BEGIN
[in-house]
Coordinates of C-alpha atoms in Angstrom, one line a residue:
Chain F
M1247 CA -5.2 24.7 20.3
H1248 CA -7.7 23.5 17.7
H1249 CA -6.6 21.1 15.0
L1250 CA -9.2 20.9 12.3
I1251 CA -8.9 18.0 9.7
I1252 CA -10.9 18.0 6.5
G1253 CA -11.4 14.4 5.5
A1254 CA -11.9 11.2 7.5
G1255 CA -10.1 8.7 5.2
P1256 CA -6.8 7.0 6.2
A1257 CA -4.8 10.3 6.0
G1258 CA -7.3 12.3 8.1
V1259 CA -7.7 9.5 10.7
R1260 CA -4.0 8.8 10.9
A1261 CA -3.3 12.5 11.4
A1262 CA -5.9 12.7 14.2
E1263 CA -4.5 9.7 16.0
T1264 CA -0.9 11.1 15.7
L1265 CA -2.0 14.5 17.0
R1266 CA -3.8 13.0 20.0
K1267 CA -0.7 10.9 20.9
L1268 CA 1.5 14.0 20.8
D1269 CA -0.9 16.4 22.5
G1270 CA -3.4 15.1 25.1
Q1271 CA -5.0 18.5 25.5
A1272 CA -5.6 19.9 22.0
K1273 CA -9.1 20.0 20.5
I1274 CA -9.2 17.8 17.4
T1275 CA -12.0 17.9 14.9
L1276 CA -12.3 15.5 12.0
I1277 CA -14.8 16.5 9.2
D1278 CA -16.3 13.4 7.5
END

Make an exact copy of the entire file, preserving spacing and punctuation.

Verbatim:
[in-house]
Coordinates of C-alpha atoms in Angstrom, one line a residue:
Chain F
M1247 CA -5.2 24.7 20.3
H1248 CA -7.7 23.5 17.7
H1249 CA -6.6 21.1 15.0
L1250 CA -9.2 20.9 12.3
I1251 CA -8.9 18.0 9.7
I1252 CA -10.9 18.0 6.5
G1253 CA -11.4 14.4 5.5
A1254 CA -11.9 11.2 7.5
G1255 CA -10.1 8.7 5.2
P1256 CA -6.8 7.0 6.2
A1257 CA -4.8 10.3 6.0
G1258 CA -7.3 12.3 8.1
V1259 CA -7.7 9.5 10.7
R1260 CA -4.0 8.8 10.9
A1261 CA -3.3 12.5 11.4
A1262 CA -5.9 12.7 14.2
E1263 CA -4.5 9.7 16.0
T1264 CA -0.9 11.1 15.7
L1265 CA -2.0 14.5 17.0
R1266 CA -3.8 13.0 20.0
K1267 CA -0.7 10.9 20.9
L1268 CA 1.5 14.0 20.8
D1269 CA -0.9 16.4 22.5
G1270 CA -3.4 15.1 25.1
Q1271 CA -5.0 18.5 25.5
A1272 CA -5.6 19.9 22.0
K1273 CA -9.1 20.0 20.5
I1274 CA -9.2 17.8 17.4
T1275 CA -12.0 17.9 14.9
L1276 CA -12.3 15.5 12.0
I1277 CA -14.8 16.5 9.2
D1278 CA -16.3 13.4 7.5